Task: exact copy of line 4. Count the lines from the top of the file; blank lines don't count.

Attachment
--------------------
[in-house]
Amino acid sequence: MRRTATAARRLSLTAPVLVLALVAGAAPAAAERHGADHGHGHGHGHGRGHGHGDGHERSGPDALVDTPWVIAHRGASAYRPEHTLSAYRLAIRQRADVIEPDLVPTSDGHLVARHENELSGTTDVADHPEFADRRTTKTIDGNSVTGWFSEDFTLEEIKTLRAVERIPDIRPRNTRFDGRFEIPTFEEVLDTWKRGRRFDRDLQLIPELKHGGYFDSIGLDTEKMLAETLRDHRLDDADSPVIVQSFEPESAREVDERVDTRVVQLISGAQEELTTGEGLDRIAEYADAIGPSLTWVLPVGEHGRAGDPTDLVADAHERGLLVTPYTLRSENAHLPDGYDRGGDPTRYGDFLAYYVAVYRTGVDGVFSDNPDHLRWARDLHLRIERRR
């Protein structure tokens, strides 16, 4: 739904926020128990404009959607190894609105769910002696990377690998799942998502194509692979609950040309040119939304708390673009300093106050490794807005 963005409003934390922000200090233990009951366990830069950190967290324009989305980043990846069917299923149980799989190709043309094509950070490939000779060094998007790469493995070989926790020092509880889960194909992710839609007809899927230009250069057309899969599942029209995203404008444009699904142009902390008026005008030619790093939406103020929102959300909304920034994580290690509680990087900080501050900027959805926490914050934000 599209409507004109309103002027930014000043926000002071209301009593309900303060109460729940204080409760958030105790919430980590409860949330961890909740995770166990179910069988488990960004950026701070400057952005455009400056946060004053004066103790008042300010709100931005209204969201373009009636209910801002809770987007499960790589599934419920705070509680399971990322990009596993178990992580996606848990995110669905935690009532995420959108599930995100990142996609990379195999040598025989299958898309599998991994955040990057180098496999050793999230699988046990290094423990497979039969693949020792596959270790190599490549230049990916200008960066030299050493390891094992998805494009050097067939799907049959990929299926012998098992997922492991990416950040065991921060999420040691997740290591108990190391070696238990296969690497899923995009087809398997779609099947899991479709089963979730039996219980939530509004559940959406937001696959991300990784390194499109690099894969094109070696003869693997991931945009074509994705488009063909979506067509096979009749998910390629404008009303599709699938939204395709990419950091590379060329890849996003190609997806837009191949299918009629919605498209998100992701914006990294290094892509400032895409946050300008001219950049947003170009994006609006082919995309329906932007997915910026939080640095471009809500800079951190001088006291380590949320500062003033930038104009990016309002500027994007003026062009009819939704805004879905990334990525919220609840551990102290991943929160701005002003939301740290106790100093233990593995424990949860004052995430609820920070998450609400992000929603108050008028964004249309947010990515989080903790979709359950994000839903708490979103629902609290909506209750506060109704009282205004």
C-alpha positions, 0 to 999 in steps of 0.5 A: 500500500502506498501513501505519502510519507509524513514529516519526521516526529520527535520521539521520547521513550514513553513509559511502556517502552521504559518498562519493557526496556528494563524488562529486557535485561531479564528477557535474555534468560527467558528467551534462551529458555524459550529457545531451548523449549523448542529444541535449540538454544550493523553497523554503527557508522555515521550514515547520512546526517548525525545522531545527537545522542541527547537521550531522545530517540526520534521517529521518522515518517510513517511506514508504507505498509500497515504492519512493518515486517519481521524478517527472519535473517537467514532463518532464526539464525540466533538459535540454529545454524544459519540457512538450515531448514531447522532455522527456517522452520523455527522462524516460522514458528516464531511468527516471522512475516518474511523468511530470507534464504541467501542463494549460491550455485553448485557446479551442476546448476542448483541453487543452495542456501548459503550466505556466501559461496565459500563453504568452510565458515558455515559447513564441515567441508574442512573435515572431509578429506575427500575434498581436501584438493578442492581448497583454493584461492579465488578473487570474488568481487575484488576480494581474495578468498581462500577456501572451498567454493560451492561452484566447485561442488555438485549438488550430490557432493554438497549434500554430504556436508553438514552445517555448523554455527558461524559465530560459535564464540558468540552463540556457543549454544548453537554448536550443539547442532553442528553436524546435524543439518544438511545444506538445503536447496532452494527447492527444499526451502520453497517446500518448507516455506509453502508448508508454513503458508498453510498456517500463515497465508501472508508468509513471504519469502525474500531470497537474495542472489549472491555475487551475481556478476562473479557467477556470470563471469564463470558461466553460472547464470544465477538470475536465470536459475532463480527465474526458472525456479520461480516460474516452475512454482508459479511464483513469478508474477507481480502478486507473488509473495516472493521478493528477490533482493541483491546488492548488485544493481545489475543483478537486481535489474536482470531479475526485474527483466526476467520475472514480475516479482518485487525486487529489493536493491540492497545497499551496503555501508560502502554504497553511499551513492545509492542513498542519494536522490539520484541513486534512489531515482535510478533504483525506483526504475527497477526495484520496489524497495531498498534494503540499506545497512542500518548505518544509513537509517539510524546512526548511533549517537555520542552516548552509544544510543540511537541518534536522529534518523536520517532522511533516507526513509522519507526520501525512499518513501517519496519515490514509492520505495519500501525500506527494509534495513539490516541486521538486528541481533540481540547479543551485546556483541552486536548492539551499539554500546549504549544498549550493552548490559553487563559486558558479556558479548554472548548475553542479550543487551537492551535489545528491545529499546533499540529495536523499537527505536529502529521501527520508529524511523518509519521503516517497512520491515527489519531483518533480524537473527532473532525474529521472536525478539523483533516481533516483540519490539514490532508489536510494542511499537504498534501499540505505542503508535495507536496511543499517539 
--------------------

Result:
C-alpha positions, 0 to 999 in steps of 0.5 A: 500500500502506498501513501505519502510519507509524513514529516519526521516526529520527535520521539521520547521513550514513553513509559511502556517502552521504559518498562519493557526496556528494563524488562529486557535485561531479564528477557535474555534468560527467558528467551534462551529458555524459550529457545531451548523449549523448542529444541535449540538454544550493523553497523554503527557508522555515521550514515547520512546526517548525525545522531545527537545522542541527547537521550531522545530517540526520534521517529521518522515518517510513517511506514508504507505498509500497515504492519512493518515486517519481521524478517527472519535473517537467514532463518532464526539464525540466533538459535540454529545454524544459519540457512538450515531448514531447522532455522527456517522452520523455527522462524516460522514458528516464531511468527516471522512475516518474511523468511530470507534464504541467501542463494549460491550455485553448485557446479551442476546448476542448483541453487543452495542456501548459503550466505556466501559461496565459500563453504568452510565458515558455515559447513564441515567441508574442512573435515572431509578429506575427500575434498581436501584438493578442492581448497583454493584461492579465488578473487570474488568481487575484488576480494581474495578468498581462500577456501572451498567454493560451492561452484566447485561442488555438485549438488550430490557432493554438497549434500554430504556436508553438514552445517555448523554455527558461524559465530560459535564464540558468540552463540556457543549454544548453537554448536550443539547442532553442528553436524546435524543439518544438511545444506538445503536447496532452494527447492527444499526451502520453497517446500518448507516455506509453502508448508508454513503458508498453510498456517500463515497465508501472508508468509513471504519469502525474500531470497537474495542472489549472491555475487551475481556478476562473479557467477556470470563471469564463470558461466553460472547464470544465477538470475536465470536459475532463480527465474526458472525456479520461480516460474516452475512454482508459479511464483513469478508474477507481480502478486507473488509473495516472493521478493528477490533482493541483491546488492548488485544493481545489475543483478537486481535489474536482470531479475526485474527483466526476467520475472514480475516479482518485487525486487529489493536493491540492497545497499551496503555501508560502502554504497553511499551513492545509492542513498542519494536522490539520484541513486534512489531515482535510478533504483525506483526504475527497477526495484520496489524497495531498498534494503540499506545497512542500518548505518544509513537509517539510524546512526548511533549517537555520542552516548552509544544510543540511537541518534536522529534518523536520517532522511533516507526513509522519507526520501525512499518513501517519496519515490514509492520505495519500501525500506527494509534495513539490516541486521538486528541481533540481540547479543551485546556483541552486536548492539551499539554500546549504549544498549550493552548490559553487563559486558558479556558479548554472548548475553542479550543487551537492551535489545528491545529499546533499540529495536523499537527505536529502529521501527520508529524511523518509519521503516517497512520491515527489519531483518533480524537473527532473532525474529521472536525478539523483533516481533516483540519490539514490532508489536510494542511499537504498534501499540505505542503508535495507536496511543499517539 